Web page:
2. Why are you interested in this position?
    I am already an active member of the California Library Association, and I often find myself attending Board and Conference Committee meetings to present on new ideas from the Membership Committee- as I’ve been the chair of that committee for the past two years and I’m really excited about the ideas and services we’ve generated (like Headshots, and in bringing Ignite! Presentations to Conference). I really want to go beyond my current level of engagement to contribute a “member-focused” perspective to the California Library Association’s Board. Also, through the Membership Committee I often find myself advocating for front-line staff both in small/rural libraries and larger institutions – especially for prospective members who are unable to attend conference. I believe that CLA needs to find ways of providing enriching experiences for these members including networking opportunities, mentorship options, and other membership perks. I want to advocate at a different level that what I’ve currently experienced, and believe Board Member At-Large would afford me that opportunity.

  3. How would you describe your personal leadership/communication style?
    (My caveat here is that I’ve taken just about every leadership/communication style test/indicator there is.) I’m an energetic leader and communicator; one who likes to celebrate small and large successes. Direct and straight-forward communication is something that I’m known for. I don’t hesitate to speak up, but balance that by listening carefully to others’ ideas and solutions. I’m also upbeat, and not afraid to roll up my sleeves when a crisis arises and we all need to chip in to help get something done.

  4. What strengths would you bring to the position?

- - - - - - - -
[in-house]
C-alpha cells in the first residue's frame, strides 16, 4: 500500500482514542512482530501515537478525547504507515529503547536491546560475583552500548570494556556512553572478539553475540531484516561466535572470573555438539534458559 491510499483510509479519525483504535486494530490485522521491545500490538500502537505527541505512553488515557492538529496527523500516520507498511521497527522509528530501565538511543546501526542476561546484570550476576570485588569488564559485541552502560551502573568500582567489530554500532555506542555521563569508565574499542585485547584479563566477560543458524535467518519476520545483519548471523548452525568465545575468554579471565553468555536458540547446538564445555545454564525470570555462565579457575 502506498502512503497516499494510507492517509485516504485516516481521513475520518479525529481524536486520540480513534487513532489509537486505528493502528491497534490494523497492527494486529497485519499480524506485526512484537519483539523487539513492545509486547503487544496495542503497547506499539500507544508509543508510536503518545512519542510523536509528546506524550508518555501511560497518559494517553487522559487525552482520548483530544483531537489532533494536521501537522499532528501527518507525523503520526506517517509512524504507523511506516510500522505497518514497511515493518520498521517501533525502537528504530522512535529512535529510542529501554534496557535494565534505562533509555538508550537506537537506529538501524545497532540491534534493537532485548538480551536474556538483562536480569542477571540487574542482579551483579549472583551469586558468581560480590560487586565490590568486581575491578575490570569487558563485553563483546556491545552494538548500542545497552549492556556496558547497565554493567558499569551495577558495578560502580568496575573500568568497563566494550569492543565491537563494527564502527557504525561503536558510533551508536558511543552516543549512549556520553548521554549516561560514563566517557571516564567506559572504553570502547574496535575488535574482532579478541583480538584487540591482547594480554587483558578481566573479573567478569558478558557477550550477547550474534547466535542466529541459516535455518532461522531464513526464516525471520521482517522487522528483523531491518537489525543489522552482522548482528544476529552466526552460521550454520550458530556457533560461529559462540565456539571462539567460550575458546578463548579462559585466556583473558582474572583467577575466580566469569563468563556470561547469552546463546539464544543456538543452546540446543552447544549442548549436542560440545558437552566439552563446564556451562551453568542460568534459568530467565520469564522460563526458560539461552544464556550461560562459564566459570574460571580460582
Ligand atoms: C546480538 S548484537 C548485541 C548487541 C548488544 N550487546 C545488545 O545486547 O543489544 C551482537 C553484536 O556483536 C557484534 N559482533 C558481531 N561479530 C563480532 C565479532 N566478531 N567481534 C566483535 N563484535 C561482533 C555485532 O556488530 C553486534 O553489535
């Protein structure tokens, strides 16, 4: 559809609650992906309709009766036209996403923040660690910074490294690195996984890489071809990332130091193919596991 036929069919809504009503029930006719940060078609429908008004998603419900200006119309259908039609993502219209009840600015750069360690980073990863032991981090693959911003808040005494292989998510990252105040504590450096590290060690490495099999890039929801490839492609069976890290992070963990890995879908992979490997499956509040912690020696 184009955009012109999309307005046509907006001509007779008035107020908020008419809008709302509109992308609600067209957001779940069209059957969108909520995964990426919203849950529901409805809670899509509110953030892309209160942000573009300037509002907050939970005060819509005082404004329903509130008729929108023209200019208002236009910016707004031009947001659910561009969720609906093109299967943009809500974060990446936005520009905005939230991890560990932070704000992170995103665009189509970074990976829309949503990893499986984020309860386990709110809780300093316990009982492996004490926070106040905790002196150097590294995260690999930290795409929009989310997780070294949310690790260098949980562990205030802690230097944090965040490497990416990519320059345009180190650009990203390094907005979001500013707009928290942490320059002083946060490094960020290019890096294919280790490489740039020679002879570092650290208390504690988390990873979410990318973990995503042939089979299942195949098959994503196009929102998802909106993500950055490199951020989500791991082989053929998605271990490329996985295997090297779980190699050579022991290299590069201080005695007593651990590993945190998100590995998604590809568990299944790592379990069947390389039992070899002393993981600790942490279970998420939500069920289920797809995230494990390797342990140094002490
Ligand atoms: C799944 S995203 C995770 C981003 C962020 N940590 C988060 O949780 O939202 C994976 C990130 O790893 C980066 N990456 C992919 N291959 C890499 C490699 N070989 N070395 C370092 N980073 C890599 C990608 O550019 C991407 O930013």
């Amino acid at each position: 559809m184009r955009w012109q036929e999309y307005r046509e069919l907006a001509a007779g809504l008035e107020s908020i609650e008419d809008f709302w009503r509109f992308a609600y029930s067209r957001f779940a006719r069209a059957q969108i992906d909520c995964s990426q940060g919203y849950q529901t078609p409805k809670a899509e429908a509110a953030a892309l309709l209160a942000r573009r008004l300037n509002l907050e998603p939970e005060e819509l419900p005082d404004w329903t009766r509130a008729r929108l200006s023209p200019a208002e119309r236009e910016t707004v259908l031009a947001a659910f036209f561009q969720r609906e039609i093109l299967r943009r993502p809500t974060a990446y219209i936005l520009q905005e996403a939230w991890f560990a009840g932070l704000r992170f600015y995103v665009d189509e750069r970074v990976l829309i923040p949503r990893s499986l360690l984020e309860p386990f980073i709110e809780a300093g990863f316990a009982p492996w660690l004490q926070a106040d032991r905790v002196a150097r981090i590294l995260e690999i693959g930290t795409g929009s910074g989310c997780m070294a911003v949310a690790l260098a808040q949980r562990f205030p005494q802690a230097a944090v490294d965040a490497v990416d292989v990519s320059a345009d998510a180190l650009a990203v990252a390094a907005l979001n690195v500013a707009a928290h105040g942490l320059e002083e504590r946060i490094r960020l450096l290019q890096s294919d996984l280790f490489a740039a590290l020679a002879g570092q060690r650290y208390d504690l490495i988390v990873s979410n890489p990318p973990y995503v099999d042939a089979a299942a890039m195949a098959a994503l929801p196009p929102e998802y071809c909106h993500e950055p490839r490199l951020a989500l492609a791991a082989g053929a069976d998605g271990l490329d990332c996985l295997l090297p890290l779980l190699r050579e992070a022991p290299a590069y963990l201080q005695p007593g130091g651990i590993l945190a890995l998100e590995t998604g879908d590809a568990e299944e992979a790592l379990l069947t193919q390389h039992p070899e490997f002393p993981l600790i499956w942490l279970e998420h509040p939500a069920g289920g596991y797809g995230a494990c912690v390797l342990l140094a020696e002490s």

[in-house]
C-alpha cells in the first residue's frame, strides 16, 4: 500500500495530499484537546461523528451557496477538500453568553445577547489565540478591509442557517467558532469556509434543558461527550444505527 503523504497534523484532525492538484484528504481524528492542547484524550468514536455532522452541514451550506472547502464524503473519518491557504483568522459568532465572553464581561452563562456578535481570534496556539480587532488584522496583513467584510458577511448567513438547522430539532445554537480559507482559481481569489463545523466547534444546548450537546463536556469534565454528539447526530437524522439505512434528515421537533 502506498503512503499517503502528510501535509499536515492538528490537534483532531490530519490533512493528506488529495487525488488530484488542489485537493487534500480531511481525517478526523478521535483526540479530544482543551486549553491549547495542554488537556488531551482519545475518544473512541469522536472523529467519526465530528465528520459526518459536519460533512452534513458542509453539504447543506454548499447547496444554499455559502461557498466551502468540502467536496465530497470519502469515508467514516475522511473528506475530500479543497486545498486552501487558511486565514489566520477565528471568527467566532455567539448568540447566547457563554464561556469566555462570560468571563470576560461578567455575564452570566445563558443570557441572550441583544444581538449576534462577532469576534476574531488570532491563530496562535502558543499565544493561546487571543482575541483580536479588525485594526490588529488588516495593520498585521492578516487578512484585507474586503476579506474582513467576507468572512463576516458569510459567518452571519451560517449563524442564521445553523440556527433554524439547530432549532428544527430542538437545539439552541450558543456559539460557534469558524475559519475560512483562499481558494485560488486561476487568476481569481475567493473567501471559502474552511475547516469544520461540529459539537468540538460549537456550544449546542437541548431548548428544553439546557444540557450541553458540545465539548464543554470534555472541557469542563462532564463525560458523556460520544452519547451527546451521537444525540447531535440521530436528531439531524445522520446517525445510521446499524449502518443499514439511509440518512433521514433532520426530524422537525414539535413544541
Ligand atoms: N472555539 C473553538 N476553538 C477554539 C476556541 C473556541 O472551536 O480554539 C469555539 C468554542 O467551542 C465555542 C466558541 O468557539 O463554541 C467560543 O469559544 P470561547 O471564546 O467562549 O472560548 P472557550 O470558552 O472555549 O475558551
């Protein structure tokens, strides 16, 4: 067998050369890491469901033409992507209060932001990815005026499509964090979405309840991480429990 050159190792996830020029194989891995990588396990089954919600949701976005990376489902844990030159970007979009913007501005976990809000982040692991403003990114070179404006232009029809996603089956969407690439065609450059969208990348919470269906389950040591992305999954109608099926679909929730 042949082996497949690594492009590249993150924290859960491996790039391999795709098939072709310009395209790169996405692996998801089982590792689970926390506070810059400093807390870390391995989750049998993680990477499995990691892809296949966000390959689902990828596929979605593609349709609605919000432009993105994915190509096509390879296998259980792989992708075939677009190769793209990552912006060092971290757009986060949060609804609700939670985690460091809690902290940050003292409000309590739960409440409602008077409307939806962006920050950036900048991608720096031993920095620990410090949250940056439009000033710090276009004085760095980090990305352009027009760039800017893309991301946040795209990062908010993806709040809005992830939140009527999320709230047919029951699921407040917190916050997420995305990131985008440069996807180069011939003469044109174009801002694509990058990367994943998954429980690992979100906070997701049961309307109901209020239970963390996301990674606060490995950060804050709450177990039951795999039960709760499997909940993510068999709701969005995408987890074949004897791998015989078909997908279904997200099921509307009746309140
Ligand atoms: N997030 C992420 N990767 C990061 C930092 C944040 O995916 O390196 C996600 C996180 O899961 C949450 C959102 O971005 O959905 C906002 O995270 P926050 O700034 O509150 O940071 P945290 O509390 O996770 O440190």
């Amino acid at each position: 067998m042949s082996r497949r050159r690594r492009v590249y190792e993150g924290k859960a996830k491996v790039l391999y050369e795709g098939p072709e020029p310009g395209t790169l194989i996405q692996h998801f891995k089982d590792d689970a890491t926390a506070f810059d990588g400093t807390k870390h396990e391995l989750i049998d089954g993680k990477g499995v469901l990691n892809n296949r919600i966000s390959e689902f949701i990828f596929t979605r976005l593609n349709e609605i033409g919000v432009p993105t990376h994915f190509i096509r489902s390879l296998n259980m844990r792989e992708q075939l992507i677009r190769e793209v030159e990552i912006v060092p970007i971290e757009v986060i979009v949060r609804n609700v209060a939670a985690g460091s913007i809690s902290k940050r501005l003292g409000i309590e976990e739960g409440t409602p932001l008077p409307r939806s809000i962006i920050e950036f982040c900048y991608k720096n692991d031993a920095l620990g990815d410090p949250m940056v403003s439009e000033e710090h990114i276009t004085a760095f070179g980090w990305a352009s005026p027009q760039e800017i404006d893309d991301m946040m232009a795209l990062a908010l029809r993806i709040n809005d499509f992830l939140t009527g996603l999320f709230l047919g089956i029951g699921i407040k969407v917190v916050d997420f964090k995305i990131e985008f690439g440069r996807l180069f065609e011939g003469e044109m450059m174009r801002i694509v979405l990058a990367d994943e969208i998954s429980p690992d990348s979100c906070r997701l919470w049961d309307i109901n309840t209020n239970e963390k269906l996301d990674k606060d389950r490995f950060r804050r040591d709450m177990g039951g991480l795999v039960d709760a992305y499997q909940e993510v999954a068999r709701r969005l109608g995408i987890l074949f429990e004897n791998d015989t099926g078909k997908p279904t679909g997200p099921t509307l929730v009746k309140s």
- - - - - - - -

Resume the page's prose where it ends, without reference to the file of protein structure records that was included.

First, I have experience working with many CLA Board Members through my work with the Membership Committee, and I’ve cultivated good relationships with Board Members and CLA staff. I would be able to “hit the ground running” with projects, too, because I’ve learned quite a bit already about the structure of the organization and its strengths and challenges. I’m eager to learn and want to contribute to projects - large and small. I’m also a great mediator (though I admit to playing devil’s advocate when needed) and like to make all members of the groups I work with feel appreciated and valued. I’m known for finding the silver lining of any situation, and consider myself a realist with an optimistic outlook (meaning I want things to always work out, but know that’s not always possible.)

  5. What experience do you bring to this position?
    I’ve been actively involved in the California Library Association for four years, and a personal member for ten years. I’ve chaired an interest group (Marketing & Public Relations), chaired a working committee (Membership Committee), and been an active member of a working committee (Membership.) I’ve held many different library positions - from library page, to library assistant, to library specialist, to librarian, to library supervisor – and know what the challenges are that many front-line staff face working in California libraries.

  6. What issues or trends are particularly informing your work at this time?
    I think one trend that is concerning to me, and most library staff members too, is the steady increase in demand for innovative library services and programs (and space) combined with general financial instability in government budgets- how do you balance that and find the best solution for your community? I’m especially concerned, too, with the proposed cuts to IMLS funding because that’s a great motivator for innovative new ideas in the State. Also, as someone with experience in marketing, I also believe in the importance of effective messaging for library advocacy and in adapting knowledge from other industries who do this really well.